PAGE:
Yes, I understand your frustration with the silly rule. I've read lots of programs with useless comments like
x = x + 1; // add 1 to x
And I say to myself, So THAT'S what a plus sign means!! Wow, thanks for telling me, I didn't know that.
But that said, the customer is paying the bill. Therefore, you give them what they want. If I worked at a car dealership and a customer said he wanted a pickup truck, I wouldn't argue with him about whether he really needs a pickup truck and quiz him on what he expects to haul in it. I'd sell him a pickup truck.
Okay, there are times when what the customers says he wants and what he really needs are so far apart that I try to discuss the matter with him, maybe convince him to agree to something more rational. Sometimes this works, sometimes it doesn't. In the end, if I can't change his mind, I give him what he wants. If he comes back later and says, Oh, that really didn't satisfy my business requirements, then we can charge him more to do what we told him to do the first time. How much you can negotiate with the customer depends on how much they trust your expertise, how their contract with you fits in with the organization, and, frankly, how bull-headed they are.
It would be a very rare case where, assuming it was up to me, I'd lose a contract because I thought the requirements were ill-conceived.
Bear in mind that the people that your company is negotiating with may or may not be the ones who invented this 25% rule. It could be a rule imposed on them from higher up.
I see five possible responses:
One. Convince your boss or whoever is negotiating with the client to argue about this. Odds are this will accomplish nothing, but you can try.
Two. Refuse to do it. This will probably get you fired, or if the company agrees with you, cause you to lose the contract. This seems unproductive.
Three. Write useless comments to fill up space, the sort of comments that just repeat what's in the code and that any programmer capable of modifying the code could see in 2 seconds. I've seen plenty of comments like this. Years ago I worked for a company where we were required to put comment blocks in front of every function that listed the parameters, like:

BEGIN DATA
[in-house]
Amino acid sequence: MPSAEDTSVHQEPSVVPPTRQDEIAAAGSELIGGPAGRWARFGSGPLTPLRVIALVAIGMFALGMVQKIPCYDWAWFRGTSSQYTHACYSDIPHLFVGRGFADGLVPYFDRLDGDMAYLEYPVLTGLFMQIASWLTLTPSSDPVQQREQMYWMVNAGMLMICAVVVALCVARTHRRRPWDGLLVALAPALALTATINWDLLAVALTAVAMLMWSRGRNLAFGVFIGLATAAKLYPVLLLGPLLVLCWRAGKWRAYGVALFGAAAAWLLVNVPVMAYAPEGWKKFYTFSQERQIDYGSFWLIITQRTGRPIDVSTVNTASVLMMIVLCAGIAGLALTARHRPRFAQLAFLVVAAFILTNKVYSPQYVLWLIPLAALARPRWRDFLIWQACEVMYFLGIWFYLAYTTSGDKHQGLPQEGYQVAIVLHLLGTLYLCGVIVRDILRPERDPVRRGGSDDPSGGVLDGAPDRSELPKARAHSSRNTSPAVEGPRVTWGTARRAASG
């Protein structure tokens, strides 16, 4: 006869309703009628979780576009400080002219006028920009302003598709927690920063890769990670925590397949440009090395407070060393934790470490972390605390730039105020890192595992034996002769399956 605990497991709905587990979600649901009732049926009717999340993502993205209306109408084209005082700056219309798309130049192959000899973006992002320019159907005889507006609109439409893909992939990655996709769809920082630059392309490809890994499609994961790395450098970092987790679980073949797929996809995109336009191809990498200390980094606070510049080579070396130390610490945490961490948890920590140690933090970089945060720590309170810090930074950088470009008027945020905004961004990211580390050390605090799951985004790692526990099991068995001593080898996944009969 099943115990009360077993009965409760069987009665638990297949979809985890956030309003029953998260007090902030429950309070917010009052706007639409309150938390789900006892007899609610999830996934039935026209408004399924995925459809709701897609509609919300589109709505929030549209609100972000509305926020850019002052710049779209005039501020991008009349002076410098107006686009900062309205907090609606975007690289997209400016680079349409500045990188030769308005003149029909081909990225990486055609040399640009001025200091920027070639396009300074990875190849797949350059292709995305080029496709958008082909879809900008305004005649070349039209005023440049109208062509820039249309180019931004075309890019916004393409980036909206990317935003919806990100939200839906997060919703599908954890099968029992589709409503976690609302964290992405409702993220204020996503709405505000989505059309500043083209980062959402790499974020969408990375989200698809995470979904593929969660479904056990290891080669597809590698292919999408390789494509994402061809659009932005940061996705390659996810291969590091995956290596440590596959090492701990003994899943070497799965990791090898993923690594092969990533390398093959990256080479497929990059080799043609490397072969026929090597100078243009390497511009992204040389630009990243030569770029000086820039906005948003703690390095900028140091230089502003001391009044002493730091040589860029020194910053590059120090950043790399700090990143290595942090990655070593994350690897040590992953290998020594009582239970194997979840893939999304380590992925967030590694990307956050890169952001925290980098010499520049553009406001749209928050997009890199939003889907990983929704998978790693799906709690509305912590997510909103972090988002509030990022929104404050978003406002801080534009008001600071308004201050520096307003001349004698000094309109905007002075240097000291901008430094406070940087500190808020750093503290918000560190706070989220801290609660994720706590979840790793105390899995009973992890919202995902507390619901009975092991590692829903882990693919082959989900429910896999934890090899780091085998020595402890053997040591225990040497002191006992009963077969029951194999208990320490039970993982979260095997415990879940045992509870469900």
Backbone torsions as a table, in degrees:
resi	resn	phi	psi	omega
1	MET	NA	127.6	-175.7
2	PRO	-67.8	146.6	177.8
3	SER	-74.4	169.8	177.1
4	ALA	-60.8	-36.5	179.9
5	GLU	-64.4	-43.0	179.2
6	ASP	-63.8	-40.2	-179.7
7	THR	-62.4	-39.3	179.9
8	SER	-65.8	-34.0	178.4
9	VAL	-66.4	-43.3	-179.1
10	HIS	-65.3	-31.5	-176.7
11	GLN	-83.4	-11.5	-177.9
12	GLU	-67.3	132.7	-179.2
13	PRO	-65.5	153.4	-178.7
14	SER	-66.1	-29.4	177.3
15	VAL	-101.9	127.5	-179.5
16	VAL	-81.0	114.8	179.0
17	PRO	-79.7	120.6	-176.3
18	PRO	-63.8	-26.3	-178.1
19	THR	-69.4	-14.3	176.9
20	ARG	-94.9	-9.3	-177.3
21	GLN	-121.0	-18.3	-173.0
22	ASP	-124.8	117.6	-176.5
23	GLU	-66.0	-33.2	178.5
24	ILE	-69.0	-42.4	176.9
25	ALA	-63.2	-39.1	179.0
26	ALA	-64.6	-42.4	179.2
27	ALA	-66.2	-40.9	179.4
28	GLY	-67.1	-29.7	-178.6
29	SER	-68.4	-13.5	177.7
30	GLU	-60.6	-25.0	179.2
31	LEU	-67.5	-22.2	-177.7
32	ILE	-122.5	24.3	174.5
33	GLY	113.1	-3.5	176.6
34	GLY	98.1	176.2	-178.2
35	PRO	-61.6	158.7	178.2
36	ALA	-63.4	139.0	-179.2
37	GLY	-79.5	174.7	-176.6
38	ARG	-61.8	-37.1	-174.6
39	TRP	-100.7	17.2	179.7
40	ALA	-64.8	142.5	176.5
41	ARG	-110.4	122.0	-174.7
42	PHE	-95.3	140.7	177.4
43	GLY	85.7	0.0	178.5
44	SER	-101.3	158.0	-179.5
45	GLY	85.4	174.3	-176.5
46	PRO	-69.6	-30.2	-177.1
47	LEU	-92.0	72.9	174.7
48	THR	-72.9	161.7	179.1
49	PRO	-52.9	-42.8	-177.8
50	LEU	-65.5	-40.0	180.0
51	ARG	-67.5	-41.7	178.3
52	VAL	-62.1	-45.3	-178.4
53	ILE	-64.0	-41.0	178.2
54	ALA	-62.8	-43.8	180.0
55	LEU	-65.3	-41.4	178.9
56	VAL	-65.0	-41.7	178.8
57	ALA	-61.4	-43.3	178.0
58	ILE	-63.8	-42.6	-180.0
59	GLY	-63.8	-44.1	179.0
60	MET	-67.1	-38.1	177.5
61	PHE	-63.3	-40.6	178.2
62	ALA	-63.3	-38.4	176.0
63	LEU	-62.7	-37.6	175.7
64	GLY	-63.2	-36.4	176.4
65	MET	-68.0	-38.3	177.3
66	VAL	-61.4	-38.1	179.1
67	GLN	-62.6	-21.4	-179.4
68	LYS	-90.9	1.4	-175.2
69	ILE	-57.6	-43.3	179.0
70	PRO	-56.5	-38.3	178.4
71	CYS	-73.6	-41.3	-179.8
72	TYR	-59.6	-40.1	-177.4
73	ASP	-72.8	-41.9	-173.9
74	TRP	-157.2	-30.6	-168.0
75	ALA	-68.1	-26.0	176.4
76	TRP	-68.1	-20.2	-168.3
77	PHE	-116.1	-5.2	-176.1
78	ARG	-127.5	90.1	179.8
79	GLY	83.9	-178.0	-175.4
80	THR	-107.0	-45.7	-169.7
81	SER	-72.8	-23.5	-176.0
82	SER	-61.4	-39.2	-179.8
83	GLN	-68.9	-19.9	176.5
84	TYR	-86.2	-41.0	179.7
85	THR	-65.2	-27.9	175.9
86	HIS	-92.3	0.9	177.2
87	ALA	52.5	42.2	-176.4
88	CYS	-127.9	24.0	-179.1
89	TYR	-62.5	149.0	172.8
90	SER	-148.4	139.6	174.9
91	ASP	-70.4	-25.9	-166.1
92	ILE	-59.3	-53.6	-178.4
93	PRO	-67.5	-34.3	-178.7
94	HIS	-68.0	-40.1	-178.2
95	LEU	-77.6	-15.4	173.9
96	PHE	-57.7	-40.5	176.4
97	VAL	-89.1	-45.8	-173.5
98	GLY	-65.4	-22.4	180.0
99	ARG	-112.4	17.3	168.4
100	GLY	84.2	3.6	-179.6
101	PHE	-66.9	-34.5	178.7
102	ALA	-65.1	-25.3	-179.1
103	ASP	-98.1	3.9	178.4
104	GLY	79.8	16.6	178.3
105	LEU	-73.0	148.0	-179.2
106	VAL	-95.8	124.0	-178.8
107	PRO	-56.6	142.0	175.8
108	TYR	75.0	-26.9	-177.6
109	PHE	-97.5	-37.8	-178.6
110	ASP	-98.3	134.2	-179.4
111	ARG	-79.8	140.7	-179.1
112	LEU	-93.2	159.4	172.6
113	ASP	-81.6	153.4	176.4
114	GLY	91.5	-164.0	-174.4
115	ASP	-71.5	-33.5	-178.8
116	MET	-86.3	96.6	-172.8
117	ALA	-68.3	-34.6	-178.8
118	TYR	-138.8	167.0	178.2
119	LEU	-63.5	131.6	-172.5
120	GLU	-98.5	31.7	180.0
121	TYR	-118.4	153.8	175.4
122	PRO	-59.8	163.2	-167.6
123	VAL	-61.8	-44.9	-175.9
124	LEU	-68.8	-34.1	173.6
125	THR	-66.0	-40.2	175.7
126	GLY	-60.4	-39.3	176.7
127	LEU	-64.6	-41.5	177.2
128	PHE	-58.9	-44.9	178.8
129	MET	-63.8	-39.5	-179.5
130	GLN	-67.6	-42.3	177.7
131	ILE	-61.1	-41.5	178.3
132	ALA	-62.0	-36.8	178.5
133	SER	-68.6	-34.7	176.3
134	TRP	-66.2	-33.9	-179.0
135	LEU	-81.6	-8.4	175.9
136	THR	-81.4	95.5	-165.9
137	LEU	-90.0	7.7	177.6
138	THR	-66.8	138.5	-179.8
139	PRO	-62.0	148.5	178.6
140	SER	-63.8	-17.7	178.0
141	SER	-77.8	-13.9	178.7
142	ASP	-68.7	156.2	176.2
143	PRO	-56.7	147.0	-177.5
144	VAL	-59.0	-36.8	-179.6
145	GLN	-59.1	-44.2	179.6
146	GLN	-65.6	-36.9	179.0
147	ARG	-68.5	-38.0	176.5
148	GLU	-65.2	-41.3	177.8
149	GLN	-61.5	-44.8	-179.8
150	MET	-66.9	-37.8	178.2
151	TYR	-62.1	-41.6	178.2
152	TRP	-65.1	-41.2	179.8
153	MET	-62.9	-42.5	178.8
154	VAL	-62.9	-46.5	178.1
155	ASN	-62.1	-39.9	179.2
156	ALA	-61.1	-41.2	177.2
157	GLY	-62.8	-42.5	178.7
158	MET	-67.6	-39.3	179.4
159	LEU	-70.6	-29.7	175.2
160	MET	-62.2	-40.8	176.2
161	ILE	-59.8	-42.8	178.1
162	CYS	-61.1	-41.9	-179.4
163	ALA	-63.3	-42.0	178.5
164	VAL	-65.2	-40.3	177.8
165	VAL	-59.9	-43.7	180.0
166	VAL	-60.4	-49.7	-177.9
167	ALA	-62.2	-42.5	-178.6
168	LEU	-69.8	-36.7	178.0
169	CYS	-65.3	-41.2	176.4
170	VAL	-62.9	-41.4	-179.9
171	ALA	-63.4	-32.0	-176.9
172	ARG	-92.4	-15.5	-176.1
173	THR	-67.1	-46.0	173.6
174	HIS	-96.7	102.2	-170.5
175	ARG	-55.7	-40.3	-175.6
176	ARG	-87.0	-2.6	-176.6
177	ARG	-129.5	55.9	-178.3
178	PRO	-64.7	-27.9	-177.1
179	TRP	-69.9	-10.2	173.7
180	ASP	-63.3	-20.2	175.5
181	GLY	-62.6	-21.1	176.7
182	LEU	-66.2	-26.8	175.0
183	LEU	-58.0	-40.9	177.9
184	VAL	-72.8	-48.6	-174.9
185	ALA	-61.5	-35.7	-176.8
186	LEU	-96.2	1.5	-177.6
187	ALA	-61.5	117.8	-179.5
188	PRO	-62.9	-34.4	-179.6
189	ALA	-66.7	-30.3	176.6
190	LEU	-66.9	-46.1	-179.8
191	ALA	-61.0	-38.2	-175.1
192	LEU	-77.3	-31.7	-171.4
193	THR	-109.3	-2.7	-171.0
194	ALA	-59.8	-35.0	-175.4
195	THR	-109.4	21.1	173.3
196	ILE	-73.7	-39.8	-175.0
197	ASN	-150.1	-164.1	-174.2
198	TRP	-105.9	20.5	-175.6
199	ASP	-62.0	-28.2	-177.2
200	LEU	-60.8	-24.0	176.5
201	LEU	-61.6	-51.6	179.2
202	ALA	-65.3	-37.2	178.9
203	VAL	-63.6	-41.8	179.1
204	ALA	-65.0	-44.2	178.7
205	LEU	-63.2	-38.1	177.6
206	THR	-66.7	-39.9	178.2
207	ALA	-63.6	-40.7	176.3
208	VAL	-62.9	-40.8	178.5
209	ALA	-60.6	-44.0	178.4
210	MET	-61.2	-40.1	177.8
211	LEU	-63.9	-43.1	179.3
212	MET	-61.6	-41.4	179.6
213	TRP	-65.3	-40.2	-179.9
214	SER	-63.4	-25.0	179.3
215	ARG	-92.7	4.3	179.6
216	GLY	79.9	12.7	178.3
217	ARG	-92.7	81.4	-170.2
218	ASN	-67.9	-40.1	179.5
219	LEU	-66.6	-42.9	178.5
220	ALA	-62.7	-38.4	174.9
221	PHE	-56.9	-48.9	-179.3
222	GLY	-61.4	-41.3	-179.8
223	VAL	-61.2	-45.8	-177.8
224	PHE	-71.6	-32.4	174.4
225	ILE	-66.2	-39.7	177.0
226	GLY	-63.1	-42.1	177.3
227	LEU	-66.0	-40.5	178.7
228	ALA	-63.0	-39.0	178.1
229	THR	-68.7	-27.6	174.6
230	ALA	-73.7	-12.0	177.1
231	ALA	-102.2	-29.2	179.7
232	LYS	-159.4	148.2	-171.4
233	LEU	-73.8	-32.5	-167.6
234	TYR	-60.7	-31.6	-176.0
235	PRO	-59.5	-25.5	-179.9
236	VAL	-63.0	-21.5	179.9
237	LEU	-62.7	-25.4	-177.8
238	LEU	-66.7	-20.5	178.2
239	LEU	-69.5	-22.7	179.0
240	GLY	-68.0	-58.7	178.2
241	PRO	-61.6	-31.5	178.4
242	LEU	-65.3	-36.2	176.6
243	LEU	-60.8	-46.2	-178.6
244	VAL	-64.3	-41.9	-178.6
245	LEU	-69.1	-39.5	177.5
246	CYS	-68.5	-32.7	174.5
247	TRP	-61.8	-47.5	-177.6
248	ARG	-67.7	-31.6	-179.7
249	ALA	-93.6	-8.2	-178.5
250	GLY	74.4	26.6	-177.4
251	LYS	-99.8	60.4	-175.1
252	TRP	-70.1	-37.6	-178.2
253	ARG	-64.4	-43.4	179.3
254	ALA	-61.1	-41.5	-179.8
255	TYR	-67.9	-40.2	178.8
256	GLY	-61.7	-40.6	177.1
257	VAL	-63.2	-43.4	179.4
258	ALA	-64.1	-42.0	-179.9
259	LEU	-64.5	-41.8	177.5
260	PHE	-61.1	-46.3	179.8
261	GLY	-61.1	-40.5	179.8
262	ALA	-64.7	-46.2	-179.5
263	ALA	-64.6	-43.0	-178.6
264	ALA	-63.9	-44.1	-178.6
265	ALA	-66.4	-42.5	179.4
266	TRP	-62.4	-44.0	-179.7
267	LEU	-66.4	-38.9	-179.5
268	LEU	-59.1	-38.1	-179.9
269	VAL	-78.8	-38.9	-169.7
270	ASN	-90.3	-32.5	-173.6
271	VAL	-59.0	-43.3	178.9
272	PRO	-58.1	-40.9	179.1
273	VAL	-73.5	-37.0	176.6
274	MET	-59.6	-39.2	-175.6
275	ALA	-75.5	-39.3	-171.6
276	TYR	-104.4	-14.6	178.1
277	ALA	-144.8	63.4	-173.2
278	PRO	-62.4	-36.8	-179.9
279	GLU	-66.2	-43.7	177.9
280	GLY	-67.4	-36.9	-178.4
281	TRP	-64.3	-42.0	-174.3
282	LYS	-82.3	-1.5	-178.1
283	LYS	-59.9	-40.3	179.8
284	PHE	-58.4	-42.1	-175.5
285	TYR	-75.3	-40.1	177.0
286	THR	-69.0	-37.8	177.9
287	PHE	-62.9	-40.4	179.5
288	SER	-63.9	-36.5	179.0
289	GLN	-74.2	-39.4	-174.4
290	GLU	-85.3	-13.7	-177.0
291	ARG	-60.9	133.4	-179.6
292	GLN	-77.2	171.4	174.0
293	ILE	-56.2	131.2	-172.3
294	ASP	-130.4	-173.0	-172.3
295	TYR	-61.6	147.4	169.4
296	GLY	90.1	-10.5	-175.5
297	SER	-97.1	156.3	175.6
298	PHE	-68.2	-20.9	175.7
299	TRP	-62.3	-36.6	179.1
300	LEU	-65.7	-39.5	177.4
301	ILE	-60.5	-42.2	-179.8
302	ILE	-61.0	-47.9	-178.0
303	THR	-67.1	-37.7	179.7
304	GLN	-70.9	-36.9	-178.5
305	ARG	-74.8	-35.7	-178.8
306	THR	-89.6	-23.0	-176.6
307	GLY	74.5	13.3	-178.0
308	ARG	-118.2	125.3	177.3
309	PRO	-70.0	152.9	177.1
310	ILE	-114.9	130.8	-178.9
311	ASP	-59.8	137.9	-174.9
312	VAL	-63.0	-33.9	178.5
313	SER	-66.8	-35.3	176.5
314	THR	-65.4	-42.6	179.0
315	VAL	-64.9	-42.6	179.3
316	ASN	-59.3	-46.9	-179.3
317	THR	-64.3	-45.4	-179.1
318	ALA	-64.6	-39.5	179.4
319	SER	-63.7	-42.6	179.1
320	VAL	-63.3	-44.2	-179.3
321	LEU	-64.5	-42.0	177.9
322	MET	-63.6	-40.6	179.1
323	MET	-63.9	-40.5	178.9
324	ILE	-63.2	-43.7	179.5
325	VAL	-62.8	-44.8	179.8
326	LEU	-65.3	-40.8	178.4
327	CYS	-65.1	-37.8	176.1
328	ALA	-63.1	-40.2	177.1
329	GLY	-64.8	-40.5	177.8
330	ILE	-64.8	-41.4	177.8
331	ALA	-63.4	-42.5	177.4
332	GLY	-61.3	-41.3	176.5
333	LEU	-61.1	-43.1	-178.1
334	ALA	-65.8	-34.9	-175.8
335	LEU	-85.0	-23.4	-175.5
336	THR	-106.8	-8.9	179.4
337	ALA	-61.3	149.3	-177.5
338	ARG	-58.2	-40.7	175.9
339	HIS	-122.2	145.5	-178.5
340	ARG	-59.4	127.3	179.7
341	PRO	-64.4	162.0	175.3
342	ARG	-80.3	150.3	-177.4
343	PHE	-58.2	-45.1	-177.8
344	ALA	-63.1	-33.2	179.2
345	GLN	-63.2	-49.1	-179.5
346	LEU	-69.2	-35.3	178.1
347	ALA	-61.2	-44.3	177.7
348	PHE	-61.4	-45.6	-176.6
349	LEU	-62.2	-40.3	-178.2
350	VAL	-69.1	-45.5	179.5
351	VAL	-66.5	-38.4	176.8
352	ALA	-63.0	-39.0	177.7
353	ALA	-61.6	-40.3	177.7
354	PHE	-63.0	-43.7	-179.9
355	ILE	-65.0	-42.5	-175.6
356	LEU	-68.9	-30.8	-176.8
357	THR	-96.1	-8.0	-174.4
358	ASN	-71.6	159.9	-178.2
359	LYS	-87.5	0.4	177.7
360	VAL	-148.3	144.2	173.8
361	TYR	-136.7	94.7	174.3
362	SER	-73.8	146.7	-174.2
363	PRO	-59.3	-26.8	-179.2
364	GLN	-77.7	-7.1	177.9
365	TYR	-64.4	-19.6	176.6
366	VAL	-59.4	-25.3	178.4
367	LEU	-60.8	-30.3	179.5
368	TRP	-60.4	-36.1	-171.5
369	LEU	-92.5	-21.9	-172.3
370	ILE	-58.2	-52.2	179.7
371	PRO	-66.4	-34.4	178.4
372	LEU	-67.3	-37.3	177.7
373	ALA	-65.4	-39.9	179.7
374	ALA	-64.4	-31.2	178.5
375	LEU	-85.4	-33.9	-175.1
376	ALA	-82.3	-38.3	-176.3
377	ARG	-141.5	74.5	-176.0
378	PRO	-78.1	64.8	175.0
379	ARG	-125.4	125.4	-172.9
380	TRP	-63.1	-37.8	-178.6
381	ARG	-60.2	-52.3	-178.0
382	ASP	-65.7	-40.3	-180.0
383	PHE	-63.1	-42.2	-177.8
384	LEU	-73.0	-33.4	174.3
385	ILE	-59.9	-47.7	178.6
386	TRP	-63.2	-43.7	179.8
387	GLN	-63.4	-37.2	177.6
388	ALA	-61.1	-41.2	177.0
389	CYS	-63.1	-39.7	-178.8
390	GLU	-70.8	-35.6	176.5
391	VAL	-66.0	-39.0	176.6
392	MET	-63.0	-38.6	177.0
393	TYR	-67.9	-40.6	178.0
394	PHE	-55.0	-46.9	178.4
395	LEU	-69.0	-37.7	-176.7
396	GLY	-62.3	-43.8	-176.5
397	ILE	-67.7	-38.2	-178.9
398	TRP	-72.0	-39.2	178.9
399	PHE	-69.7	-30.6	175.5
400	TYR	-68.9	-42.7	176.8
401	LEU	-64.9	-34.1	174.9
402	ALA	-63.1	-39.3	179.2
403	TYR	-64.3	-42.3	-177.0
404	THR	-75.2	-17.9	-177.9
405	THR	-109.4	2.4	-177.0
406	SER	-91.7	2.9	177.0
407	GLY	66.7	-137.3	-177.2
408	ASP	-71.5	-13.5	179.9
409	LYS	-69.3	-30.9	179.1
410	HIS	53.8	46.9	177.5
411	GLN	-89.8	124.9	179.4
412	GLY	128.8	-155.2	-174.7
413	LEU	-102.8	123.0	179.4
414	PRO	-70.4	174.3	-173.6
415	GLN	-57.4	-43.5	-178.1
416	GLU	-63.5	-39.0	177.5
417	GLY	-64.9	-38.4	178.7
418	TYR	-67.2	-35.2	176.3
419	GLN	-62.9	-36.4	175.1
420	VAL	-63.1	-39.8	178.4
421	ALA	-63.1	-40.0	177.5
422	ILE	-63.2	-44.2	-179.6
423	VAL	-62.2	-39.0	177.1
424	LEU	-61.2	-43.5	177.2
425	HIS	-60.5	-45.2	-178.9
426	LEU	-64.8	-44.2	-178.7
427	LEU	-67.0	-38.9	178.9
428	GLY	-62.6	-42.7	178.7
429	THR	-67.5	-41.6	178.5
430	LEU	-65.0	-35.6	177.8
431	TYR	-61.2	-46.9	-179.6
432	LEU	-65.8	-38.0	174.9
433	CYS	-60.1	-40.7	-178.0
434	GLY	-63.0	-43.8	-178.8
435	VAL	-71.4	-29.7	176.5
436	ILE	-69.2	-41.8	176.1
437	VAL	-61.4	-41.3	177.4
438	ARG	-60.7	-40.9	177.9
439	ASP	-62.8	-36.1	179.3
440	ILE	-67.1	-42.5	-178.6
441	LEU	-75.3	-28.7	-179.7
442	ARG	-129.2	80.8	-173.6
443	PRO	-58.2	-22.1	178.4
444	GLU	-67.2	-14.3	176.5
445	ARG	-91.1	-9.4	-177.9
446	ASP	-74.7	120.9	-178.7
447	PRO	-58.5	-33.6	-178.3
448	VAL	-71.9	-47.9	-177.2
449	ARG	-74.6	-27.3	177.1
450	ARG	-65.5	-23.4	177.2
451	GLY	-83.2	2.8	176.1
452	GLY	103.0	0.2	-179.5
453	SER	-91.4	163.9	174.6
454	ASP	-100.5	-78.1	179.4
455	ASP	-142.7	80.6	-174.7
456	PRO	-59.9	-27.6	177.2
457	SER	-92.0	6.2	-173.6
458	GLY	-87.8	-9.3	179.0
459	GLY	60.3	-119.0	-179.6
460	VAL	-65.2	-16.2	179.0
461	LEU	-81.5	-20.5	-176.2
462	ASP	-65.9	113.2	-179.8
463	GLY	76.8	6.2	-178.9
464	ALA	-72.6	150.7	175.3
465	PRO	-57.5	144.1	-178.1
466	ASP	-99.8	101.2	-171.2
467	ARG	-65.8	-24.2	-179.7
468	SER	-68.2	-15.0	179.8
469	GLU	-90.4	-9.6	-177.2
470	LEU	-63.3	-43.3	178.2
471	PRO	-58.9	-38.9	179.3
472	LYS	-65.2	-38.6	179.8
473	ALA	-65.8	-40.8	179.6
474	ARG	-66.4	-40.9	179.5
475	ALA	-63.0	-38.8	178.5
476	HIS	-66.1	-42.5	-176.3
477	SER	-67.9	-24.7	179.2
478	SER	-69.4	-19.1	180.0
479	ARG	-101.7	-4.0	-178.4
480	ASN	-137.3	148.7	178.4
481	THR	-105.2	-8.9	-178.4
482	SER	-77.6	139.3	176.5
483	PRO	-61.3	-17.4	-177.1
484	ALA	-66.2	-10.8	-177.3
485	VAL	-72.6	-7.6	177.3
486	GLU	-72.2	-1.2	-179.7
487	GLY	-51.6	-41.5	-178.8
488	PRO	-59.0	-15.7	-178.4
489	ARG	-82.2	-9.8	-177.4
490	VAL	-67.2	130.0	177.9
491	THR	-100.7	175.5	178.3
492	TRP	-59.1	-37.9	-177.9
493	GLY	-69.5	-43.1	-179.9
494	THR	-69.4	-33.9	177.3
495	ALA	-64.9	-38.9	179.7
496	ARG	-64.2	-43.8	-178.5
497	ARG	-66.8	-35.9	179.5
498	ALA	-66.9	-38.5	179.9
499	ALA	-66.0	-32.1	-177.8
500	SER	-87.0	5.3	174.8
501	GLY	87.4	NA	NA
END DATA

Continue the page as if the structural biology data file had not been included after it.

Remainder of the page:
name: String, contains name
num: int, the number
add_date: date, the date added
foo code: int
int GetFoo(String name, int num, Date add_date)
The objection that such comments are a maintenance burden because you have to keep them up to date is not valid. There is no need to keep them up to date because no serious programmer will ever look at them. If there's any question about that, be sure to make clear to all the members of the team that the useless, redundant comments should be ignored. If you want to know what the parameters of a function are or what a line of code does, read the code, don't look at the useless comments.
Four. If you're going to add redundant worthless comments, maybe it's worth the time to write a program to generate them. Something of an investment up front, but could save a bunch of typing down the road.
Back when I first started in this business, a company I worked for used a program that was advertised as "Writes your documentation for you! Complete documentation for every program!" The system required that we give all variables essentially meaningless names and then have a table giving a meaningful name for each variable, so basically what the "automatic documentation" did was replace the meaningless name that it forced us to use with a meaningful name. So for example -- this worked with COBOL -- you'd have a line in your program that said
MOVE IA010 TO WS124
and they'd generate a line of "documentation" that said
COPY CUSTOMER NAME IN INPUT RECORD TO CUSTOMER-NAME IN WORKING STORAGE
Anyway, one could surely write a program to generate equally worthless documentation fairly easily. Read a line like
and generate the comment
// add b to c and save result in a
Five. Make the best of the silly rule. Try to write useful and meaningful comments. Hey, it could be a good exercise.
Oh, by the way, may I add that you can always game the metric.
I recall once an employer said that they were going to start measuring the productivity of programmers by how many lines of code we produced per week. When we were told this at a meeting, I said, Great! I can easily boost my score. No more writing
Instead I'll write:
Loops? Forget it, I'll copy and paste the code ten times. Etc.
So here, if they're going to count lines of comments, make each line short and continue the idea on the next line. If there's a change to what goes in the comments, don't update the existing comment it. Put a date on it, then copy the entire text and write "Updated" and a new date. If the client questions it, tell them you thought it was necessary to maintain the history. Etc etc.